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Re: if vs. when vs. and: style question


From: Emanuel Berg
Subject: Re: if vs. when vs. and: style question
Date: Sun, 29 Mar 2015 03:03:51 +0200
User-agent: Gnus/5.13 (Gnus v5.13) Emacs/24.4 (gnu/linux)

"Pascal J. Bourguignon" <address@hidden>
writes:

>> For 50 years CS has been living in the impoverished
>> world of ASCII. This makes people think CS and math
>> are more far apart than they essentially/really
>> are. I wrote this as my wish for python:
>> http://blog.languager.org/2014/04/unicoded-python.html
>> Isn't it about time lisp also considered
>> a similar line?
>
> Take a random computer. Type λ. Type lambda.
> Which one was easier?

It is much easier, quicker, and more pleasant to type
"lambda" even though that word isn't the easiest to
type.

It is also much easier and more pleasant to read, and
we (even the Greek when it comes to computing) have
a landslide more experience doing it.

> With this font-lock, you type (lambda (epsilon) (* 2
> epsilon)) and you see: (λ (ε) (* 2 ε)) the buffer
> and file still contain (lambda (epsilon) (* 2
> epsilon)) but it's displayed as greek letters.
> This can of course be expanded to more
> unicode symbols.

It can, but it is better if you see what you type when
you type it, and later, you see exactly what you once
typed and what still is in effect and nothing else.

To have the equivalence of several hundred abbrevs all
expanding back and forth is plain seasickness, which
by the way has been the cause of countless of suicides
during centuries of naval bravado.

> The next step, is to use a system like HAL/S or the
> one implemented for scheme -> LaTeX, which reformat
> formulae in sources using a Mathematic rendering
> engine such as LaTeX (or ASCII art in the case of
> HAL/S).

LaTeX should be used for very specific cases when you
do super-ambitious documents, like manuals and
university papers, that are to be read by *humans*
(who use different computers and printers), documents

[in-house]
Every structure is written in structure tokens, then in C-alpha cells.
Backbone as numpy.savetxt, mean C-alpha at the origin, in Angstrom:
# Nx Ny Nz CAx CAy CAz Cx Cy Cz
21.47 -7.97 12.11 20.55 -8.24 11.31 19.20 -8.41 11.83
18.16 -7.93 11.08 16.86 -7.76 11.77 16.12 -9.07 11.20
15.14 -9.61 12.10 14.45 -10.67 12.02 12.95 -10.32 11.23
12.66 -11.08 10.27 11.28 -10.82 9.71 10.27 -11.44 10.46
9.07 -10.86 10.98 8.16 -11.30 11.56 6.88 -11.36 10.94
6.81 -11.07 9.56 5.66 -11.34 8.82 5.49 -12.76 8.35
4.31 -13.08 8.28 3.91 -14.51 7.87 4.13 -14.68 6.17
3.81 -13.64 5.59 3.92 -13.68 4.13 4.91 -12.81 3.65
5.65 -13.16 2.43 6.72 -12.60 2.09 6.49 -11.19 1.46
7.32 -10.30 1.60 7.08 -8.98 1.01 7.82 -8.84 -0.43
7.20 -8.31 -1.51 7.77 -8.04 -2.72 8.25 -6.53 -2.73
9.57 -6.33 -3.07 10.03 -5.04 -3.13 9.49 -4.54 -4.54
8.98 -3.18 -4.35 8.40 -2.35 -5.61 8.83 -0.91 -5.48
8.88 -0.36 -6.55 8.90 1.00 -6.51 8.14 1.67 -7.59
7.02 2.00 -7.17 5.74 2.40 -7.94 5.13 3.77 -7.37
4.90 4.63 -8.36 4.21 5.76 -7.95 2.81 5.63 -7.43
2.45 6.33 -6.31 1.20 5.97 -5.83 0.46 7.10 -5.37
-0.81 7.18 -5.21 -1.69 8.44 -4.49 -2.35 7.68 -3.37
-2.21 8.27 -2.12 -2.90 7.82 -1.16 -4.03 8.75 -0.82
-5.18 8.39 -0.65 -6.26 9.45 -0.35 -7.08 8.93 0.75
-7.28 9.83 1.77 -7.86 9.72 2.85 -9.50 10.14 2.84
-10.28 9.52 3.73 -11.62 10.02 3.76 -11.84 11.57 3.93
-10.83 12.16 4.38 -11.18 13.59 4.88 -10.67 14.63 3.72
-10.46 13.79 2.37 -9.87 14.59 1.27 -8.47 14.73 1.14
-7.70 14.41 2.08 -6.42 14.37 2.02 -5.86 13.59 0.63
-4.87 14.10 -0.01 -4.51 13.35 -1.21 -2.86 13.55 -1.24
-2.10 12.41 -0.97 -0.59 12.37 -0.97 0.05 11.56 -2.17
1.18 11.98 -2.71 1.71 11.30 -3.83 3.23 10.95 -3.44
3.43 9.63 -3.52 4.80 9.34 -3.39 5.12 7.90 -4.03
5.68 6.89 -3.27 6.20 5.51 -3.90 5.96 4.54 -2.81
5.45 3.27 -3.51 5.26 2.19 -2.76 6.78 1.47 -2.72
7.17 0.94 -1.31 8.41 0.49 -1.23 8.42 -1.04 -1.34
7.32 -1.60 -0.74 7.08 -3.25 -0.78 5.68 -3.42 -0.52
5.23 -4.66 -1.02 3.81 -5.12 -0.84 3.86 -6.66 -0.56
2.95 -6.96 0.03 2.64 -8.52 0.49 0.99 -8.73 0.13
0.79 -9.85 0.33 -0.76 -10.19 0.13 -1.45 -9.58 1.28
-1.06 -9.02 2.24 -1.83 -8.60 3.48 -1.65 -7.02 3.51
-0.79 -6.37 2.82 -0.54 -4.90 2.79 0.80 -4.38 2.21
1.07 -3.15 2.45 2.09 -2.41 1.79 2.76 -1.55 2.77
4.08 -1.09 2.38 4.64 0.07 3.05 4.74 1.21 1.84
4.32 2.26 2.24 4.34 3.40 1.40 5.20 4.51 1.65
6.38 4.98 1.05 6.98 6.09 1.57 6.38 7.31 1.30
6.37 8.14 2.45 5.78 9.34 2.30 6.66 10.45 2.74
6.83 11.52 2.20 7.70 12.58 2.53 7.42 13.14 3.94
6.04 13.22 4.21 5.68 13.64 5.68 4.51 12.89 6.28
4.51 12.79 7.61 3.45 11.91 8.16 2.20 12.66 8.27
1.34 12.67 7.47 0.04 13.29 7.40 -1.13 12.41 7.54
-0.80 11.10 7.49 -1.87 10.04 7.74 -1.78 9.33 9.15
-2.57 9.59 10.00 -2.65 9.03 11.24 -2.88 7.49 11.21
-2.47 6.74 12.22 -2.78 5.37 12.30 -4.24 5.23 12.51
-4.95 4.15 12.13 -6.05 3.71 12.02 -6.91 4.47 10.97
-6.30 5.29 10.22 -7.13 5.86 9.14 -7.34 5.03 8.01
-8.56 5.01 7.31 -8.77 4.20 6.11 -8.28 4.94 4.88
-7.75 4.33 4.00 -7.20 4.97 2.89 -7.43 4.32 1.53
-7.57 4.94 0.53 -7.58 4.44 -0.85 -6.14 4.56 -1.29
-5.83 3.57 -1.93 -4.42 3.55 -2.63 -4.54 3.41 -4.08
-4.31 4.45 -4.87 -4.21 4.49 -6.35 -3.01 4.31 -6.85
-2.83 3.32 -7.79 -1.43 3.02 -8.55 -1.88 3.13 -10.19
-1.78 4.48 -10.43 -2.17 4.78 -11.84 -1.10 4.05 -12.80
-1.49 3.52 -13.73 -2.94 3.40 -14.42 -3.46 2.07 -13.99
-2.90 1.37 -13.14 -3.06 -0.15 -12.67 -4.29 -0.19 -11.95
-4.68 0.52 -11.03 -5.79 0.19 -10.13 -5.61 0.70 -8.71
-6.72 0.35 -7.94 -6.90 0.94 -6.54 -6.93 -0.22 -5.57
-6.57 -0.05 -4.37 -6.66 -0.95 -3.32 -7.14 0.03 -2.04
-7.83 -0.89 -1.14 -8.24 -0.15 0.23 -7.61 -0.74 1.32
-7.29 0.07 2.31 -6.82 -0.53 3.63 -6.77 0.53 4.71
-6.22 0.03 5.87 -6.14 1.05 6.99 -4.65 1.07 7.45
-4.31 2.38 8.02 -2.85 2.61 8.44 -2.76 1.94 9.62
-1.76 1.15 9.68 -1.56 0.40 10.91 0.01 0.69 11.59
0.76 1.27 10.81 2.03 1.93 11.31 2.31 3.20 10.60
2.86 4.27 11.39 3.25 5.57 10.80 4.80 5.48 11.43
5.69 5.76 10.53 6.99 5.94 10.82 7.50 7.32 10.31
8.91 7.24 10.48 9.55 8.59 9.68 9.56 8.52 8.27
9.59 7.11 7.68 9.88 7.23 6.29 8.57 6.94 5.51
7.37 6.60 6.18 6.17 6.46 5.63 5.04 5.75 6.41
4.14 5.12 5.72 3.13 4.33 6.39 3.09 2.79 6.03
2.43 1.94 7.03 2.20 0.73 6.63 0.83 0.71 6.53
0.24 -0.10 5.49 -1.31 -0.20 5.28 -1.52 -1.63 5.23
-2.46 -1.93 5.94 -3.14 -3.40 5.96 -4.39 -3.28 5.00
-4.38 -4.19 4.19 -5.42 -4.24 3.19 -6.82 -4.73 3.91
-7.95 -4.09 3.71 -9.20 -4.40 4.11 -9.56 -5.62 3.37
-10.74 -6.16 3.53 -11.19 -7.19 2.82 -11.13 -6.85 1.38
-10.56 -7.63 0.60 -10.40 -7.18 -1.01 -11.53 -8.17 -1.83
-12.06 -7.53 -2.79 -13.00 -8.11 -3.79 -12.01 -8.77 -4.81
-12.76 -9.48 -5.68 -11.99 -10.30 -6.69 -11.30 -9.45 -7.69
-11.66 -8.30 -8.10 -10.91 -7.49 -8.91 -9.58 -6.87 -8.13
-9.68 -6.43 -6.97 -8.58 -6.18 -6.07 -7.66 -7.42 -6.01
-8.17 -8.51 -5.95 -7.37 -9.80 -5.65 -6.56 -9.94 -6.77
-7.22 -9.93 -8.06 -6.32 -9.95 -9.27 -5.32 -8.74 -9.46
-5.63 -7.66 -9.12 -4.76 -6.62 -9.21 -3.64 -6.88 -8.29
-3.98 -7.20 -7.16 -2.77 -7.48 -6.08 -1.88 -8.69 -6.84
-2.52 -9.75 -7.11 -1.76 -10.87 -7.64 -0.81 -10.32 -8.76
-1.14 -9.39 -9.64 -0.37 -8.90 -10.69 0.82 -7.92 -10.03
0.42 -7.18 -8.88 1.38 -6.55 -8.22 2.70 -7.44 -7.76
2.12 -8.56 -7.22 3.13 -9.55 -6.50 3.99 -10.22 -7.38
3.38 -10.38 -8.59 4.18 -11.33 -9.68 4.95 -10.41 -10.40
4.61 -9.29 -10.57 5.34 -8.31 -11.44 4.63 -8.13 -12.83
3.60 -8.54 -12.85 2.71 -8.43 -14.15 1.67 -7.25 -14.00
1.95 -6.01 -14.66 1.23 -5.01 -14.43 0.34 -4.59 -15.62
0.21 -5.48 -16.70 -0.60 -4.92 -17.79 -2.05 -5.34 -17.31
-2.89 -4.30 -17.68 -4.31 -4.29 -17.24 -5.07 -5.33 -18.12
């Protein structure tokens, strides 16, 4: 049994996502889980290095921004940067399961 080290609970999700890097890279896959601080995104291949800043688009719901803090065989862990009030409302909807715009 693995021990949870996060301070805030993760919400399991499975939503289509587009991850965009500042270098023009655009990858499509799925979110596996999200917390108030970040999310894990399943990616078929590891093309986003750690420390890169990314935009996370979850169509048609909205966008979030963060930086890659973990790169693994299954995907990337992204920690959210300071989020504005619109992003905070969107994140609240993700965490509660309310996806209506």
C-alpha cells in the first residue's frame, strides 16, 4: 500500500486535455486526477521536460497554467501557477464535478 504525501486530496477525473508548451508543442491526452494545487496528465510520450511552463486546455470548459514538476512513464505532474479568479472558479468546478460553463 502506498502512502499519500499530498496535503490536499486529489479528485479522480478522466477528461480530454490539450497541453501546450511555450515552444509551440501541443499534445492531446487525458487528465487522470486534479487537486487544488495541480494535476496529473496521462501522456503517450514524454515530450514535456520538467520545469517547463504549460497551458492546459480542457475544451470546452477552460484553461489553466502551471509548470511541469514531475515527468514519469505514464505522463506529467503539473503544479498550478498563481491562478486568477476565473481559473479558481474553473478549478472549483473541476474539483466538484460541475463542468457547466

that are likely not change continuously other than the
occasional fix, and documents that contain tons of
strange notation because they are intended for the
scientific community of whatever branch they belong.

LaTeX should not be used for the web just as HTML
should not be used in mails. I know it is possible -
question is: is it *sensible*?

To have LaTeX style *programming* is first grade
lunacy: I'd say just a few circuits from short
circuiting. It would be impractical and time-consuming
beyond belief. Just compare the time it takes to write
this mail - no time - to the time typesetting it in
LaTeX. With the \documentclass and packaged and
\subsections and all. You can spend hours on that.

ASCII should always be used for anything that is
intended to be computer used, computed, portab...
no: interchangeable!

> The important point is that you keep the source in
> ASCII, so it's easy to type and to process anywhere.

That's exactly right - and that's the whole thing and
purpose and appeal of it. So if you didn't notice it
by intuition and common sense it is logical as well.

So, apart from the easy, pleasant and consistent input
and much more convenient reading, ASCII also wins the
computer-computer interaction battle, and not just the
human-computer ditto.

> The success of lisp and unix over the decades shows
> that simplier tools win on the long term.
> Contrarily to graphic programming languages (such as
> UML) or other "experiments", or more complex
> systems, object-based or other (LispMachines), which
> will eventually break and be forgotten by most and
> regretted by few).

One hundred percent correct! All those silly tools are
intended so the programmer can be replaced by people
who cannot program. So far that hasn't happen - and
I am confident it never will.

-- 
underground experts united
http://user.it.uu.se/~embe8573


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